Another serious issue with Lakoff’s theory is that while he purports that the Strict Father/Nurturant Parent concepts are just that – concepts, he then makes broad generalizations and tries to use research in child development and use them as illustrations of why Conservatives are pathological. In one instance linked here, he argues that since some real-world fathers are too strict and their abused children grow up to be psychologically damaged, that means Conservatives are also psychologically damaged. This is akin to calling Conservatives ‘dinosaurs’ and then using paleontology to show that they are doomed to extinction!

As offensive as that may be, there is one thing that keeps refuting Lakoff; that pesky objective reality I mentioned earlier. His core conceit is that Liberals are failing politically because they are using the wrong words. If they could just get people to hear their real message, he argues, Liberalism would be triumphant. One of his key arguments to illustrate this is that Conservatives refer to “tax relief”. Lakoff argues at length that this is merely a framing device, a tool that makes people see taxes negatively. If Liberals use a positive framing device, he argues, people wouldn’t support reductions in taxes.

Unfortunately for him and the Liberal politicians he advises, he’s wrong. People don’t like taxes, regardless of the wording. A number of polls indicate that people do, indeed, understand the Liberal political message – they just don’t like it. More critically, intelligent people realize that underneath the fancy rhetoric this is that same old Liberal argument; “If you really understood the issues, you’d think just like me”, with the implication that disagreement with Liberal ideas is based in ignorance or stupidity, or mere churlishness.

Lakoff’s Strict Father model indicates that Conservative thought equates worldly success with moral strength/authority. Yet this is a total contradiction to the theological anthropology of the Catholic Church. The Catholic Church is a hierarchcal religious institution led by men that focuses on moral authority, self-denial, etc. In short, it is almost certainly what Lakoff was thinking of during many of his formulations of Embodied Mind Theory. And I doubt anyone would argue against the idea that the Catholic Church is both Conservative and ideologically influential.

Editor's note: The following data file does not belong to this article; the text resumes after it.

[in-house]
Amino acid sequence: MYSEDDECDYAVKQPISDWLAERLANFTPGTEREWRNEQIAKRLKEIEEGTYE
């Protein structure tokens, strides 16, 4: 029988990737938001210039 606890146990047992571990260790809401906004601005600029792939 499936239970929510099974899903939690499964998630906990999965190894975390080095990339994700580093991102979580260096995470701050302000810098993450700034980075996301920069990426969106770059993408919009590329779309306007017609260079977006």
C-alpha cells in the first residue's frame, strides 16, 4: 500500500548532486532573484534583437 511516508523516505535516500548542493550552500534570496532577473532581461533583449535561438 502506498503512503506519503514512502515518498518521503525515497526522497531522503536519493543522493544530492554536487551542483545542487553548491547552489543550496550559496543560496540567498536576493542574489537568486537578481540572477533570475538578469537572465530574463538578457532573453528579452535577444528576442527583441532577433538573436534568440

Yet Catholic Theology explicitly rejects the concept of material success having any correlation to moral authority. Also, Lakoff argues that Conservatives reject the unsuccessful as ‘unworthy’; this does not explain the fact that 4 of the 5 largest charities in the US are religious charities, and that two of them are explicitly Conservative. If the Strict Father model is correct, why are Conservatives so darn willing to give to the unsuccessful? And, again, why aren’t the largest charities Liberal ones, if they are inherently more ‘nurturing’?

One thing I find fascinating in the internal inconsistency of many of Lakoff’s supporters. For example, this writer, a staunch supporter of Lakoff, argues in the linked article that Conservatives need tightly-knit communities in order to be/remain conservatives. Yet Lakoff argues that communities of such a nature are a natural outgrowth of Liberal/Nurturant Parent conceptualization. So which is it? Do Liberals live in tight-knit communities of mutual support, or do Conservatives?